Vera Rubin died on the night of Christmas Day, 2016. Her lights went out at the ripe old age of 88 and she never won a Nobel Prize.
Hardly surprising, you might think, given that not many people win the Nobel Prize. So she was a woman? Well, a lot of men died in 2016 and they didn’t get a Nobel Prize either. Leonard Cohen, for example.
However, Vera Rubin was no ordinary person. A dedicated wife and mother, she found the time and the energy to become one of the greatest astronomers of her time and probably any other time. In terms of the importance of what she observed, she is up there with Nicolaus Copernicus, Johannes Kepler and, closer to our age, Edwin Hubble, the astronomer who confirmed that the Universe is expanding. Hubble, better known for the space-based telescope named after him, didn’t win a Nobel Prize either, as he died before the Nobel Committee conceded that Astronomy was actually a branch of Physics and so he hadn’t qualified for the prize.
Vera Rubin on the case - Lowell Observatory, Flagstaff AZ, 1965 (Image credit: Washington Post/Zuma)
Mrs Rubin didn't win the Nobel, but she did win just about every other accolade going in physics and astronomy, including the 1995 Royal Astronomical Society’s Gold Medal, the first woman to do so since Caroline Lucretia Herschel in 1828. So, what did she do that was so deserving? Back in the 1970s, Vera Rubin had to look for a subject where she wouldn’t be elbowed out of the limelight by her predominantly male colleagues. At the time, the astronomy herd was obsessed with black holes, so Vera decided to steer clear of the subject. She settled on an intelligent choice, the biggest known objects of all, galaxies, and used modern technology to take a closer look at some of their features. Specifically, she studied galaxy rotation curves, or rather the distribution of rotation speeds of the stars in their outer reaches. Pretty soon she came up with her cosmos-rattling result: the stars and the gas in the outer reaches of any galaxies she observed were rotating much faster than expected on the basis of the observable mass of these galaxies, and so should have been flying off into the surrounding void. But they weren’t, so either Einstein and Newton were wrong about a universal law of gravitation, or else what you see is NOT all there is. I.e., dark matter doesn’t just exist, everywhere, but a lot of it exists.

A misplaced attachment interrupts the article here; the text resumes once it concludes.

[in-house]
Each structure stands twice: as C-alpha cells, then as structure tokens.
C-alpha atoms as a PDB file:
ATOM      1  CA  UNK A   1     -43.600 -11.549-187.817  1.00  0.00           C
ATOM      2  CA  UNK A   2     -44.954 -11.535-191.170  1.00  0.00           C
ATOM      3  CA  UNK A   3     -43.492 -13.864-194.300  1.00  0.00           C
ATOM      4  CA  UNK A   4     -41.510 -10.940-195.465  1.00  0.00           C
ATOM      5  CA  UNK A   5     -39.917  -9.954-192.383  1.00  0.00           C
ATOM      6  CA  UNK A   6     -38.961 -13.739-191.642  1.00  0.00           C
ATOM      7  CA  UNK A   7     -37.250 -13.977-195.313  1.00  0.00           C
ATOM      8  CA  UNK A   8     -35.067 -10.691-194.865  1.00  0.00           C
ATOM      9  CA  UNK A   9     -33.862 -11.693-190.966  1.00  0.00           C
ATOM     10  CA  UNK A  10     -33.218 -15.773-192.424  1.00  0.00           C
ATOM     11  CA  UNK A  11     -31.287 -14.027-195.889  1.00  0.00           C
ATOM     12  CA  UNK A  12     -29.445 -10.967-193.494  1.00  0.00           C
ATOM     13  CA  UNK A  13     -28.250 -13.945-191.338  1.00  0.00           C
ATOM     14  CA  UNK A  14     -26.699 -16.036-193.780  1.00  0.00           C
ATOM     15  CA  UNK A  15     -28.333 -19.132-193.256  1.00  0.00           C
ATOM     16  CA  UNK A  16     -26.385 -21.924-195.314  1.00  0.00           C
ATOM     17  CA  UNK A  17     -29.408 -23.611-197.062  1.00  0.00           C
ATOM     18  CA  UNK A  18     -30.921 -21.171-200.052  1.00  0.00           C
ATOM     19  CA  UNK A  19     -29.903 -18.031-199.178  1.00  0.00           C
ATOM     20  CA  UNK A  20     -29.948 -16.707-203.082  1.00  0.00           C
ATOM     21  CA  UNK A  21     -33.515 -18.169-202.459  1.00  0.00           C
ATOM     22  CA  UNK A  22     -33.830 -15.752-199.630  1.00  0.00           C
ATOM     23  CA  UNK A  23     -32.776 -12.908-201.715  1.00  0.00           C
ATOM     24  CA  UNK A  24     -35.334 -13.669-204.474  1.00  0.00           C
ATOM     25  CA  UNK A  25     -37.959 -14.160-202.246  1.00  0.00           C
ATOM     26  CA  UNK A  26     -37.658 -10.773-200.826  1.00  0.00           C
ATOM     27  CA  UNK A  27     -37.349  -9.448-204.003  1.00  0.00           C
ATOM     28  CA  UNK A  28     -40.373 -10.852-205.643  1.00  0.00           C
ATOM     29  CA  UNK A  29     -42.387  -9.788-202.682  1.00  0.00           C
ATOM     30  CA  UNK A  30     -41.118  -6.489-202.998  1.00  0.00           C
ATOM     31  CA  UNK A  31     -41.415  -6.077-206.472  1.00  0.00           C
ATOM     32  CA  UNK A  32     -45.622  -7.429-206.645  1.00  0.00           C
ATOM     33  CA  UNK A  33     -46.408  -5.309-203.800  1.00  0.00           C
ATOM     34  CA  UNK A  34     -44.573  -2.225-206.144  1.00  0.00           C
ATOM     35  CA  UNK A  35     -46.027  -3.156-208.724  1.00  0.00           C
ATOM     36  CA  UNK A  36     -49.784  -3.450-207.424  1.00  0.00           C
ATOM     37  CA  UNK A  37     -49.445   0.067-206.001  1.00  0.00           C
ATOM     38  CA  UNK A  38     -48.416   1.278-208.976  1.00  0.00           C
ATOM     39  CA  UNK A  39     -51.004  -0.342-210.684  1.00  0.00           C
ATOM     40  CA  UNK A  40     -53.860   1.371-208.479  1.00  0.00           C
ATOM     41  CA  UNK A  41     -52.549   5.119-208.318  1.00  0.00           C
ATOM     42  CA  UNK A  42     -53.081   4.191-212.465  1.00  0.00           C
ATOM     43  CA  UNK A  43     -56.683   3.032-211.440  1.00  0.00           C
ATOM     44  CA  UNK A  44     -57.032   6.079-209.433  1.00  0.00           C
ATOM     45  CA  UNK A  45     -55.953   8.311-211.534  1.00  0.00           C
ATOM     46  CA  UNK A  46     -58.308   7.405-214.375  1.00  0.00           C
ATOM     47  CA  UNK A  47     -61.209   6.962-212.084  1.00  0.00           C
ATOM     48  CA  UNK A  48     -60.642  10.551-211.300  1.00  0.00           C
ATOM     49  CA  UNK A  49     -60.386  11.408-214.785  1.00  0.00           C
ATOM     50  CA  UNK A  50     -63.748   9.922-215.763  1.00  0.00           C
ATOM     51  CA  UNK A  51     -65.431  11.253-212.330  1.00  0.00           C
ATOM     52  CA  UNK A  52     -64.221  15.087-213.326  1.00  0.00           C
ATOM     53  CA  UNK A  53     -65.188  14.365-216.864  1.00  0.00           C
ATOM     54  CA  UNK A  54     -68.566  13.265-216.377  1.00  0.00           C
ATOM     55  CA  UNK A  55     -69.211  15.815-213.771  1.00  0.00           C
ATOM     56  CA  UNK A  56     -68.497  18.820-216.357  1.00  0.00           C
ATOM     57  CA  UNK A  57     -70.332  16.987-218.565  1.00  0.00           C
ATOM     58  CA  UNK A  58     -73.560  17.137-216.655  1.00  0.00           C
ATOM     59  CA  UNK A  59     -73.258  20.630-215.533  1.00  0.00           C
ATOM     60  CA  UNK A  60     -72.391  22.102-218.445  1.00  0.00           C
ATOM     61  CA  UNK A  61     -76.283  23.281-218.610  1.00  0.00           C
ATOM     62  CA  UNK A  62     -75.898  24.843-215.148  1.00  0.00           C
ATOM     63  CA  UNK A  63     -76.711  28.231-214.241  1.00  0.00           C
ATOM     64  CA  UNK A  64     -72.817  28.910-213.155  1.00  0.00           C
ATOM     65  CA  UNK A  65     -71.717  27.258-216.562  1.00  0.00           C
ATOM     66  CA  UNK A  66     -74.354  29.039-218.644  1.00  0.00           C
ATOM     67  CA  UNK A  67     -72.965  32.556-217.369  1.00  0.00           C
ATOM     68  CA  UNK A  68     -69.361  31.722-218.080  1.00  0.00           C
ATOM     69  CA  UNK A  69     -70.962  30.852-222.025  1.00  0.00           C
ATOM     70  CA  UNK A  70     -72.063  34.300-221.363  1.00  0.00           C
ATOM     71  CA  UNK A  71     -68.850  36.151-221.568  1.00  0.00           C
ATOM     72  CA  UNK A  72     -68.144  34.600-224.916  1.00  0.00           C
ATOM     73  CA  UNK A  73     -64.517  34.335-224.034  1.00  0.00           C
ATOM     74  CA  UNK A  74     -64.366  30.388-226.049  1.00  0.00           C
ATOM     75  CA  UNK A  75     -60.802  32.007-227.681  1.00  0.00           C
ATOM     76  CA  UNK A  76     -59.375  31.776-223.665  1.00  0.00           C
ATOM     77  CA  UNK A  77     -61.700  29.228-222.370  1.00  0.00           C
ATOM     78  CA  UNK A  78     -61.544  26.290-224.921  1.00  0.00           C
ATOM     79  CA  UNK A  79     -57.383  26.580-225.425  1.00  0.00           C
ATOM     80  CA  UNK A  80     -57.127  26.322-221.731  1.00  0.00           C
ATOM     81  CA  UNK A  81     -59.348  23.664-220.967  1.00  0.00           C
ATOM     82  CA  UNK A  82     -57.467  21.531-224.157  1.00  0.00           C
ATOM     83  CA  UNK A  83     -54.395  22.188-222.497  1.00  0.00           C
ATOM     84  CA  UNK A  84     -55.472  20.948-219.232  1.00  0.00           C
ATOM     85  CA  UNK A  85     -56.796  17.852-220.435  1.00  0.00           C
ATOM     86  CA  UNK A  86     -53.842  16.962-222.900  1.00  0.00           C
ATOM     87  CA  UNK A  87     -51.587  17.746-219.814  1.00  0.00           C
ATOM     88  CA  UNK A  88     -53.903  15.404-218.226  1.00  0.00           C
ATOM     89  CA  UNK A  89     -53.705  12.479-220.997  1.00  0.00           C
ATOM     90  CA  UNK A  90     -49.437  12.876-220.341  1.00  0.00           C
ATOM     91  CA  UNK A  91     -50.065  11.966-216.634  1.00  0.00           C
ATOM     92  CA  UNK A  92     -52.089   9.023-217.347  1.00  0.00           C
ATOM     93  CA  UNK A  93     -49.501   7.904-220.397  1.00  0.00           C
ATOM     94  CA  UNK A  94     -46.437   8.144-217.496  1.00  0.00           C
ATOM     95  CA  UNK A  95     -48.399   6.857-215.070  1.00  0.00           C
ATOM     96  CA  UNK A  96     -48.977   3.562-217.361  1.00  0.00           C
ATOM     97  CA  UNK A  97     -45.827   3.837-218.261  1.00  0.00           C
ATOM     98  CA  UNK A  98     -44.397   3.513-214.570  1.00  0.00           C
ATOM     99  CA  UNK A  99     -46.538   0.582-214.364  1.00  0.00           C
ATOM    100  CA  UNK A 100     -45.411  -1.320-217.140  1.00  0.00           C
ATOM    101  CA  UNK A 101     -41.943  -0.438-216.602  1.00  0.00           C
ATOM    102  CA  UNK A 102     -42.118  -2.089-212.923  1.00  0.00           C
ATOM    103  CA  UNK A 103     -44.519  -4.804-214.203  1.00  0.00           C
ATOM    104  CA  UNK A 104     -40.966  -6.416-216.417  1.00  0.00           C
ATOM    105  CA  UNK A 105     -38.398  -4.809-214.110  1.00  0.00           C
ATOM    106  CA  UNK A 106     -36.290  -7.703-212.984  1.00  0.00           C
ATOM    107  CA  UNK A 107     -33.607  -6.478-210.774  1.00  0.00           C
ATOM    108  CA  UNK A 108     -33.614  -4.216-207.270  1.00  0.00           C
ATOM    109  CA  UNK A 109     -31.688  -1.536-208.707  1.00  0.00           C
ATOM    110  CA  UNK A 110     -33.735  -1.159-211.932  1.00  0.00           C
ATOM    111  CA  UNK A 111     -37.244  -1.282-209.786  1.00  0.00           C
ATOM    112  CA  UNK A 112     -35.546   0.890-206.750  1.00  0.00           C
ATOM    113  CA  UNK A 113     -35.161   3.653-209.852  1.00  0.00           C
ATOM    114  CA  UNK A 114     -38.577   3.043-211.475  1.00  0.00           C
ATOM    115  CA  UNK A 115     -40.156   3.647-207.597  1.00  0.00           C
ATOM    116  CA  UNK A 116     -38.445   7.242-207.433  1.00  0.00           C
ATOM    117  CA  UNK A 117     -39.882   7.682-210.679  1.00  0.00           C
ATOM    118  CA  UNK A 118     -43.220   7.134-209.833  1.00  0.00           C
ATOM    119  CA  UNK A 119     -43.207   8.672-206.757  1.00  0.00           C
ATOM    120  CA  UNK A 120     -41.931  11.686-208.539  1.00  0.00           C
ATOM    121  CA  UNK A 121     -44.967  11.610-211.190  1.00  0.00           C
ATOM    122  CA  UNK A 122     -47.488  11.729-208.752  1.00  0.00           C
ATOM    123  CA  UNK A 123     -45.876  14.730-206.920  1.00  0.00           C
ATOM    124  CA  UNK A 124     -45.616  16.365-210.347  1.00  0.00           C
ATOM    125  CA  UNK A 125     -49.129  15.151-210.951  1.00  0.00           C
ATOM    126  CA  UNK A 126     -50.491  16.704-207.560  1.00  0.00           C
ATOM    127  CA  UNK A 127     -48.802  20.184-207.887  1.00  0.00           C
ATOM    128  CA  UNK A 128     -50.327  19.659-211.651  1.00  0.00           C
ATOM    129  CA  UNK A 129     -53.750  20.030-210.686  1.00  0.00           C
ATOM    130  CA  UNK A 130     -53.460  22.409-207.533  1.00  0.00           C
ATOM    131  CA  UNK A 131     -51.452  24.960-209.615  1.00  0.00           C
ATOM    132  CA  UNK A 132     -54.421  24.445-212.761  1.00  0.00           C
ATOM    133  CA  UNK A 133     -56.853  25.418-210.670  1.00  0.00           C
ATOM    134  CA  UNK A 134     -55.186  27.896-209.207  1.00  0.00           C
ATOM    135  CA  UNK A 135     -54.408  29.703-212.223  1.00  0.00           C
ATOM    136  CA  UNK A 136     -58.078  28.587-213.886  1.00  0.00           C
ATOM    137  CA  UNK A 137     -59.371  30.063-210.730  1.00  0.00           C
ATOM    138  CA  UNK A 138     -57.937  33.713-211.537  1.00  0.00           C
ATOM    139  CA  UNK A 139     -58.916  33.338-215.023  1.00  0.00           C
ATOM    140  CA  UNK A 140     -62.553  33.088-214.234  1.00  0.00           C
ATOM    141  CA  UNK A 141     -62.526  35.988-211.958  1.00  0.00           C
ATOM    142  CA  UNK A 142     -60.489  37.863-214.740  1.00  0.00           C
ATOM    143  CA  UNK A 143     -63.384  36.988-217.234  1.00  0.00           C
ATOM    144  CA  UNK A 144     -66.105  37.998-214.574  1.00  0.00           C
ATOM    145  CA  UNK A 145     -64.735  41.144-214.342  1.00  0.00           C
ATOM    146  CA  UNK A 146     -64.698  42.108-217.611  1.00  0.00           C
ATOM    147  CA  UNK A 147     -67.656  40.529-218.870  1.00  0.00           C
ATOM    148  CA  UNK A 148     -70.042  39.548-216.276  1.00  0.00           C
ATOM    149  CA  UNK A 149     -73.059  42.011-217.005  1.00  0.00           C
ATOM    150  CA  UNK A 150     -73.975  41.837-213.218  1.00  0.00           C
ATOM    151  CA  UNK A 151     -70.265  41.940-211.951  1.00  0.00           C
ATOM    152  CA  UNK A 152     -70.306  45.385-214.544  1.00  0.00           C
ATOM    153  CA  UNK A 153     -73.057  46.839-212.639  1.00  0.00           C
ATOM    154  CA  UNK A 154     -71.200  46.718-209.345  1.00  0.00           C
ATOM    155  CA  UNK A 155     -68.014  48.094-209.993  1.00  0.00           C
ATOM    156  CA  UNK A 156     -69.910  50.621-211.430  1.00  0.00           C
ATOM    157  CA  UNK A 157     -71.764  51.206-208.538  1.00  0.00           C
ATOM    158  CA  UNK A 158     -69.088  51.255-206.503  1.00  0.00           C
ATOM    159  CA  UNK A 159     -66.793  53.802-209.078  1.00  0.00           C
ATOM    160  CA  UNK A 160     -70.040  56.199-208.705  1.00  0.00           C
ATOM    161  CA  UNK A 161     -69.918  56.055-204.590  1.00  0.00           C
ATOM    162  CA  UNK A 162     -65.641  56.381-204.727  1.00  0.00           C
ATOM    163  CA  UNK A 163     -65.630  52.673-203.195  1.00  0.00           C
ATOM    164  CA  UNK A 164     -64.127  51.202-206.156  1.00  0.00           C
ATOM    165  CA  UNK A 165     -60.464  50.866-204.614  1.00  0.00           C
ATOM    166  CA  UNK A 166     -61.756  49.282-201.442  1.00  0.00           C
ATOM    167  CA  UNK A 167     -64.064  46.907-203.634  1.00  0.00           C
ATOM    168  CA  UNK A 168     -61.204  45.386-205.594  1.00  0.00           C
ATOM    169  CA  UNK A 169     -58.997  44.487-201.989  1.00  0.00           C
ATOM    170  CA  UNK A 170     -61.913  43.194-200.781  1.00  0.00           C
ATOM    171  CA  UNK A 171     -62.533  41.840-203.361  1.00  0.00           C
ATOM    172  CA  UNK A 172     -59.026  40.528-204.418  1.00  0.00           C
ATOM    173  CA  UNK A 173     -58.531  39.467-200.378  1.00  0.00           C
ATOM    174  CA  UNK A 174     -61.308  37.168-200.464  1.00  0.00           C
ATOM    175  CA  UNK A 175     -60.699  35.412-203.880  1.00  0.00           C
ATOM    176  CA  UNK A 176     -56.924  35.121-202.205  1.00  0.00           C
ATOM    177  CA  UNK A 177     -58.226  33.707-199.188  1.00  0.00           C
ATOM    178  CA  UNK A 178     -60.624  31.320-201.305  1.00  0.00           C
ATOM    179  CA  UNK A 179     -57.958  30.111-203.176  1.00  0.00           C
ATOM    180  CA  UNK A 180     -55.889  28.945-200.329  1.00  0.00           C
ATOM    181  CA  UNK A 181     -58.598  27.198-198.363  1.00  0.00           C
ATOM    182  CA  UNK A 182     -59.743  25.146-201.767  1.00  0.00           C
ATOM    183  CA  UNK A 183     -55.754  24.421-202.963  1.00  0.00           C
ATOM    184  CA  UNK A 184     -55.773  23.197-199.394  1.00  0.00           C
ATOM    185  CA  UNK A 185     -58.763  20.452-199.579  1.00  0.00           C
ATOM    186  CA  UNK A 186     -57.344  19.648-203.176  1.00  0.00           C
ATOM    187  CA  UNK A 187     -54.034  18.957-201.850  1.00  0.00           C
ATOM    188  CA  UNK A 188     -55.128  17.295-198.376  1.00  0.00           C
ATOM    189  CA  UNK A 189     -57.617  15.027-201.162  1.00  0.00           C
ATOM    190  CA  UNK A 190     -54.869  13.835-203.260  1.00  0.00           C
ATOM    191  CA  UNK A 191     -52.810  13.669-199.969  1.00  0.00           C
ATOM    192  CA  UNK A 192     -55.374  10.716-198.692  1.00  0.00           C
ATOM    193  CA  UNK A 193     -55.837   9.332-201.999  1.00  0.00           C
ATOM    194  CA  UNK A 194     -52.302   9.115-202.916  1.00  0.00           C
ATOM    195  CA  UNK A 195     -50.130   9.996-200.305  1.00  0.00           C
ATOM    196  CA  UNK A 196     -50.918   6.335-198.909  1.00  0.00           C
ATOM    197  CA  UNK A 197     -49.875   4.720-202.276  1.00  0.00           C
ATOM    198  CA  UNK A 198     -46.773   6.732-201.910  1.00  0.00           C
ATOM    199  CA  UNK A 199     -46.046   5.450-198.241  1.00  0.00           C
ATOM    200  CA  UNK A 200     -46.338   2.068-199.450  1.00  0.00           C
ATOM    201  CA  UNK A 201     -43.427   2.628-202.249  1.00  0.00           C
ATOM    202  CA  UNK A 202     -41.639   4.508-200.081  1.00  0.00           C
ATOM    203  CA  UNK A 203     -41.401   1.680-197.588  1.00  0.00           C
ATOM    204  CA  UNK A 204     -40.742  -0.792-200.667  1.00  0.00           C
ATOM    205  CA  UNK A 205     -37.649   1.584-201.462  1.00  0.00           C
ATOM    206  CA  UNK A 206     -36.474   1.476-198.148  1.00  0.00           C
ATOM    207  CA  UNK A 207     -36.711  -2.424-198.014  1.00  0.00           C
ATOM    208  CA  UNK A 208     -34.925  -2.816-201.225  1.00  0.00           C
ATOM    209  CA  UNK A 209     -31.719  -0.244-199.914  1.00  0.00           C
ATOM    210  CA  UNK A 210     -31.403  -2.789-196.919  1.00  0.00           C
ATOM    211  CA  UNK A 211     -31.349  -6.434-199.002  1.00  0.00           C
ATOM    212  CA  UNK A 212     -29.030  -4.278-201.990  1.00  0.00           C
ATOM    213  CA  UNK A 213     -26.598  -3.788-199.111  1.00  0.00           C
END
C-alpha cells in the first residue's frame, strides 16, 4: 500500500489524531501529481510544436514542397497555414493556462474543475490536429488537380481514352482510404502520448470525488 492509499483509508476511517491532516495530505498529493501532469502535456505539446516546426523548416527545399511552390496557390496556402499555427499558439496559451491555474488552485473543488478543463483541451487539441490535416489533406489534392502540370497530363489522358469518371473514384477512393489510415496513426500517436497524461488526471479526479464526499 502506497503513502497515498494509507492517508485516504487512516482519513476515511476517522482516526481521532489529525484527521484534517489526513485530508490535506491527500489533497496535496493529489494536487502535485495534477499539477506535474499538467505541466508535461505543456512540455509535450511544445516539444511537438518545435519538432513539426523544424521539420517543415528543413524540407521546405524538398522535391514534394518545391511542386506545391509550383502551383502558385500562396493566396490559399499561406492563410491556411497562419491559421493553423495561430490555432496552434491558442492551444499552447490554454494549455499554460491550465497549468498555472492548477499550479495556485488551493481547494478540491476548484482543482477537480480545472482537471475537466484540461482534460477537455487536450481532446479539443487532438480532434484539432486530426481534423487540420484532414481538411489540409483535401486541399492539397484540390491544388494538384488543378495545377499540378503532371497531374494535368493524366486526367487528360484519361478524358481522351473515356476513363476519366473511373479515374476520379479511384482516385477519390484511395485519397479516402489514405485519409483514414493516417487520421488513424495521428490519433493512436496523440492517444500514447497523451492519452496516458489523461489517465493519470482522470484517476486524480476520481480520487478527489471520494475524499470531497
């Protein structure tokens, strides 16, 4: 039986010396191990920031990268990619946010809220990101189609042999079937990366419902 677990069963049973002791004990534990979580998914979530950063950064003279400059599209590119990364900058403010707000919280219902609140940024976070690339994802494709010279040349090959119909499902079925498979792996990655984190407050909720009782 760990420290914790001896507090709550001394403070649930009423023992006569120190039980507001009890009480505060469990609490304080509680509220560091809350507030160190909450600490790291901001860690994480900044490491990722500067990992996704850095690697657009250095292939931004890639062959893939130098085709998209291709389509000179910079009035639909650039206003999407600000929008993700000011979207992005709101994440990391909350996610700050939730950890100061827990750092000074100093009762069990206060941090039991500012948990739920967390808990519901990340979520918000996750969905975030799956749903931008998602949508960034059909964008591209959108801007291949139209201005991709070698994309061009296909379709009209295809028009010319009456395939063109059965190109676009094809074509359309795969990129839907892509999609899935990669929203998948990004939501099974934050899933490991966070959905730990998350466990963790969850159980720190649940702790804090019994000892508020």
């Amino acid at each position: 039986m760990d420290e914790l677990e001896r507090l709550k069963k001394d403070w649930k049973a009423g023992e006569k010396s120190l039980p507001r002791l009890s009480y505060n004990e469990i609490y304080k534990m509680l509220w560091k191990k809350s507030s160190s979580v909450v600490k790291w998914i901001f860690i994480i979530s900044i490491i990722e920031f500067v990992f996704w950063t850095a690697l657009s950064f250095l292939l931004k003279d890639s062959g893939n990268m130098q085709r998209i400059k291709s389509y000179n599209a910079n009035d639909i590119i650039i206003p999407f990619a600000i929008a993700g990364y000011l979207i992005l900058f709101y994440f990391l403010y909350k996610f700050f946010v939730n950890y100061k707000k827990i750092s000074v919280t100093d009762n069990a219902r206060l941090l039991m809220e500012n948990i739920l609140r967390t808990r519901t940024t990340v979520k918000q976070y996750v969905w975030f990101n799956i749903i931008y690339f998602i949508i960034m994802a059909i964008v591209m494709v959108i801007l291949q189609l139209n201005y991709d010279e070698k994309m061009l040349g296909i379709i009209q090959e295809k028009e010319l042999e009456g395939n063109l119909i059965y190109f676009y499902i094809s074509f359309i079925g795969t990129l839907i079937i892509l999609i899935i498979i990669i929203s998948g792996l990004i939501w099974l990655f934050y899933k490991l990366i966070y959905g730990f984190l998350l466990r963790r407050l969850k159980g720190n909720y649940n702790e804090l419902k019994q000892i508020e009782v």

Dark Matter (I prefer the term in German, dunkle materie, which strikes me as more colourful) is an idea that dates back to the likes of Lord Kelvin and Henri Poincaré at the beginning of the 20th Century. Evidence of dark matter had already been observed in 1932 by the astronomer Jan Oort within the Milky Way, i.e., our very own home galaxy. What Vera Rubin did was confirm this result in galaxies beyond our own, as distant and far away as you cared to look. As a result, she showed that Dark Matter cannot be explained away by some statistical glitch in the movement of stars in our galaxy. It is a momentous achievement, but it was not enough to win her the Nobel.
Why not? You might ask. I certainly do and it is pretty hard to come up with a plausible answer.
The Nobel Committee is a conservative institution, but it is not above the odd publicity stunt. The reputation of the prizes they dish out on a yearly basis are waning, so they need to stir things up. In this respect, Vera Rubin offered them a golden opportunity in our allegedly inclusive times. Her life story is not just one of scientific achievement, it is also one of a triumph against the sexism and the prejudice of her time.